What Would You Be Willing To Pay For The Brexit ‘Divorce Bill’?

Despite its current salience among politicians and negotiators, a recent poll revealed that British people place the so-called “divorce bill” well down in their list of priorities below immigration control, co-operation, free trade, and the customs union. People in France and Germany, on the other hand, consider it a priority to make sure the UK pays what it owes. And Michel Barnier, of course, also considers the settlement to be a sticking point and has expressed concern that the talks are at a deadlock, stating that progress needs to be made on this matter before they can move on to other aspects of the negotiations.

However, our new Brexit data suggest that in the minds of British people, the divorce bill is not so clearly antecedent, and separate from other aspects of the negotiations.

We conducted an online survey, asking our 5,000 respondents how much they would be willing to pay on the so-called divorce bill. We fully acknowledge that this is a difficult question: there is very little information in the public domain about what the settlement might cover, and the kind of amounts in question are pretty difficult for even the most interested of us to get our heads round (and “infuriatingly arbitrary” as the Guardian put it recently).

So, we provided the respondents with a sliding scale that included an equivalent household amount to give a rough guide of what the amount might mean in terms of a personal cost. (E.g. a divorce bill of £5billion would be around £180 per household and £70 billion would be equivalent to around £2,500, for example).

The most frequently given answer, by 17% of the sample, was zero and a further 13% suggested the lowest non-zero option of £5 billion. The overall average considered to be a reasonable amount for the divorce bill was £29 billion, and just 15% went above the mid-point of the scale to suggest a figure of above £50 billion. (Our results are broadly in line with previous polls on the topic). In Figure 1, we show how this average of £29billion varies by other opinions.

Fig 1 The amount people think is reasonable for the “divorce bill” strongly reflects other Brexit-related preferences

Data collected online by Kantar Public between July 10 and August 2 2017. N = 5300. ECJ = European Court of Justice. Refer to briefing note for question wordings.

People who voted to leave the EU suggest a lower amount on average (£21billion) than people who voted to remain (£36billion). Similarly, we find that people who are in favour of increasing immigration a lot are willing to pay a far larger amount (£46billion) than those preferring that immigration should be reduced a lot (£18billion), and that people who approve of the jurisdiction of the European Court of Justice more willing to pay (£43billion) than those who oppose these powers (£19billion).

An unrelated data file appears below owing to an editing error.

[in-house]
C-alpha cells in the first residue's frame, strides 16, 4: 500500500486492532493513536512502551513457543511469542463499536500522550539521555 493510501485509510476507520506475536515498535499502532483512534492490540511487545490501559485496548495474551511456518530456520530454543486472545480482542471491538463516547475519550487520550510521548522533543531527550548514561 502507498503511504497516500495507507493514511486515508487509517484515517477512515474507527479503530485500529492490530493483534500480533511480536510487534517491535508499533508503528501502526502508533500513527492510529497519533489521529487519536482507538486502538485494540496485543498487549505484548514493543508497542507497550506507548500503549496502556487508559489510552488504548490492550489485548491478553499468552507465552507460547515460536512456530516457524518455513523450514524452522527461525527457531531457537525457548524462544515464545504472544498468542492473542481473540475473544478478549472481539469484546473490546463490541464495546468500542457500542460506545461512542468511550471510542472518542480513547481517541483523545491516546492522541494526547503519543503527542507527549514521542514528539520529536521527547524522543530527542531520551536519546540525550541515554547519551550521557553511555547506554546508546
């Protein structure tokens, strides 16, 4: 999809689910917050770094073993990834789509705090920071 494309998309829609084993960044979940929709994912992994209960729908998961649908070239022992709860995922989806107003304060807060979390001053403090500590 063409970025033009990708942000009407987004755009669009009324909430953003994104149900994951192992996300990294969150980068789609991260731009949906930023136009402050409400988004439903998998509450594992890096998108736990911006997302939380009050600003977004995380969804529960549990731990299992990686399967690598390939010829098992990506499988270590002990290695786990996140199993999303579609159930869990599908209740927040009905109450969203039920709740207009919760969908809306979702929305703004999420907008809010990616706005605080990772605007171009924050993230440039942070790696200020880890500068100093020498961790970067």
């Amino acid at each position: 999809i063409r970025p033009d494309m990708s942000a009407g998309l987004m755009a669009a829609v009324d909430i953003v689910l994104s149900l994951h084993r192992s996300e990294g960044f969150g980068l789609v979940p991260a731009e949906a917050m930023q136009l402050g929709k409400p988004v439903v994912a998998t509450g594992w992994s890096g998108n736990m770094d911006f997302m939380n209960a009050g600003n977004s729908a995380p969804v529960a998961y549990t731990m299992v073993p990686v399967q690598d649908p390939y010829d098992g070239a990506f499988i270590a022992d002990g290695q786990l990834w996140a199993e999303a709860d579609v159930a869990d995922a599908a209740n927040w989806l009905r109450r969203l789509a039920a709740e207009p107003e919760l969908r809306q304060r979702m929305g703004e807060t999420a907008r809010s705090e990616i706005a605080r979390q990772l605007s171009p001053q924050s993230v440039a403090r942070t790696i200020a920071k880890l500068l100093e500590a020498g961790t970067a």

We also asked our survey respondents whether they think of themselves as a Brexiteer or a Remainer, a question about identity (how they feel) rather than behaviour (how they voted). To those who identified as one or the other (42% Brexiteer and 45% Remainer, 87% total) we went on to ask about the strength of that identity on a scale of 0-100.

We find, as shown in Figure 2, that as self-identified Brexiteers increase in identity strength, the less they are willing to pay. We find the opposite pattern for self-identified Remainers who suggest higher amounts the stronger their identity. This may be a factor that polarizes the public debate on the issue, as prominent politicians on both sides, such as Boris Johnson (who has said that the EU can “go whistle”) and Vince Cable (who thinks we should consider our moral obligations), will be among the stronger identifiers.

Fig 2 Those feeling more strongly about being a Remainer are willing to pay more on the divorce bill, and vice versa for the Brexiteers

Notes: Average marginal effects based on an interaction of identity and identity strength; age and education are controlled. The bars show 95% confidence intervals. The bars are wide at low identity strength because relatively few respondents have such weak identities.

We wanted to check the robustness of our findings. After all, we know that people with higher incomes were more likely to vote to remain in the EU, and people with higher incomes are more likely to dismiss the personal household equivalent amounts as a drop in the ocean. That did not seem to be the case, however. If you look at Fig 3, you can see it’s true that people struggling on their household incomes gave lower amounts on average, but it is a rather minor difference compared to those we showed in Fig 1. And, what’s more, when we control for household income (and education and age) the huge differences we showed in Figs 1 and 2 do not diminish by much.

Fig 3 The difference by socio-demographic factors such as age, education and income tend to be smaller than differences by preferences and identity In the absence of information about the components of the bill, therefore, it appears that identities and other attitudes matter the most, rather than demographics. Perhaps it is not so surprising to learn that divorce-bill attitudes are closely linked with other attitudes, but it shows us that some aspects of public opinion are intertwined and inter-related. It is the individuals who desire a closer relationship with Europe who are willing to pay more for the divorce bill. On the other hand, those with a preference for distance – in terms of escaping the jurisdiction of the ECJ and stopping free movement – are less willing to pay.

Dr Lindsay Richards is co-investigator at The UK in a Changing Europe

This blog first appeared on The UK in a Changing Europe site, and can be read here